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Current topics at the Department of Physical Chemistry II


Solvents and hydrotropes

To solubilise a component in a solvent, the solvent must be well characterised. We participated in the proposition of a new type of solvent classification based on the COSOM-RS theory [168]. Together with our colleagues in Lille we also considered new types of solvents that exhibit surfactant properties. Such a hybrid class of liquids we called solvo-surfactants. In particular we were interested in glycerol derivatives [109] and so-called dowanols©[69,72,116,136,68, 225] and related structures [134].

For a critical review of green solvents, see [262], also [242].

In this context it seemed of interest to illustrate the continuous cross-over of pure solvents to real surfactants and of mixtures between both [86,88,92,225,227]. Another interesting concept is the so-called facilitated hydrotropy [198, see also: M. Durand, A. Stoppa, V. Molininer, D. Touraud and J.-M. Aubry, J. Solution Chem., 2012, 41, 555–565]. Our present knowledge of hydrotropes is summarized in a review paper[238], see also [250].

Recently, we considered also the case of a charged hydrotrope and its influence on the structure formation in mixtures with water and oil [280].

The following picture is taken from paper[238].





Surfactants, Micelles and Classical Microemulsions

So many research groups and industrial companies work on surfactants. Are there still any open questions? We thought that some aspects are still worth being studied:

-       How to decrease the Krafft temperature of surfactants? Our idea was to use choline as a natural, biological cation that significantly reduces the solubilisation temperature of surfactants [130,144,195,208,224]. This is true for carboxylates and alkylsulfates, the latter being much less sensitive to water hardness [C5].

-        How to make olive oil and related fats miscible with water? To this purpose we studied so-called extended surfactants and indeed could make clear stable mini-emulsions with a minimum amount of surfactant [159,165,170,183].

-        How to achieve the spontaneous formation of vesicles as simply as possible and with biocompatible surfactants? This question was considered in several papers [110,113,135]. In this context we also studied mixtures of cationic and anionic surfactants [128,145,148,154].

-       We strongly believe that there is a future for soap-based surfactant systems [205] and that the inherent shortcomings (stable only at high pH, salt sensitivity, high Krafft points) can be overcome by appropriate formulations with other green ingredients. Currently, patents are filed to protect our efforts in this direction. A review paper on this subject can be found here [245]. In this context, we found that in particular the molecule rebaudioside A (the Stevia sweetener) is a very good co-surfactant and may be used as such in many formulations [245,231].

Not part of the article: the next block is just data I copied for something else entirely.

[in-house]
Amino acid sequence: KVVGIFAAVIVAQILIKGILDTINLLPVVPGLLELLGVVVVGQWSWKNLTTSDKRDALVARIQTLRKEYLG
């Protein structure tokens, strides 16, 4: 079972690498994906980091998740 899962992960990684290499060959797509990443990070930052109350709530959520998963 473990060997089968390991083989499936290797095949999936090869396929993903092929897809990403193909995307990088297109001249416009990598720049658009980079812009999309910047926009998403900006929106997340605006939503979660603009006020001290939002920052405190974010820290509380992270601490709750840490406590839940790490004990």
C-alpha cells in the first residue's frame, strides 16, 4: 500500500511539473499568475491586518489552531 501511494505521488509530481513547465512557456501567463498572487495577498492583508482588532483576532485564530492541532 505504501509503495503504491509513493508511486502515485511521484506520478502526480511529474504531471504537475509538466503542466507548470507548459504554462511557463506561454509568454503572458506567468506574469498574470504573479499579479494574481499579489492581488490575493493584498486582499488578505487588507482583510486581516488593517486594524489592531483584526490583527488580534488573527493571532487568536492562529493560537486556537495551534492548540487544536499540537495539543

Micelles and microemulsions are also classical systems that have been studied thousands of times. We asked following questions:

-        How to characterise microemulsions by classical scattering techniques [43,62,58,97] and less common techniques such as dielectric relaxation spectroscopy [46,47,57,79,85,98] under the guidance of our specialist Prof. Richard Buchner, and some other techniques [56,59]?

-        What is the interplay between these structures and enzymatic reactions? How can such reactions be optimised by an appropriate design of nano-structuredsolutions [39,40,41,48,50,84,87,91,132]?

-        Can enzymatic reactions also be performed in microemulsions in supercritical CO2[51, 95]?

-        How to make green microemulsions [213,185,199,198,200,205,202]?

-        How to conceive microemulsions for well-defined purposes, for example for drug delivery [204] or for magnetic systems [190] or for food additives [231] or metal extraction [269]? In a recent collaboration with the group of Burkhard König from the Organic Chemistry Department, we could show that the finetuning of micellar systems can significantly improve photocatalytic reactions [279].

-    Can we develop a theory to predict the influence of additives on the viscosity of surfactant+salt solutions? This was achieved by a collaboration with Wolfang Fieber from Firmenich, Geneva and Thomas Zemb, ICSM, France [270]. Further papers on this topic are in preparation. Note that the same approach can be used to predict clouding phenomena [271].




Penetration scan of ChC12 at 20°C acquired at 100x magnification between half-crossed polarizers, showing the following sequence of mesophases: L1, I1', I2'', H1, V1 and a gel+solid region.  [174]


Surfactant-free Microemulsions(SFME) – The pre-Ouzo Effect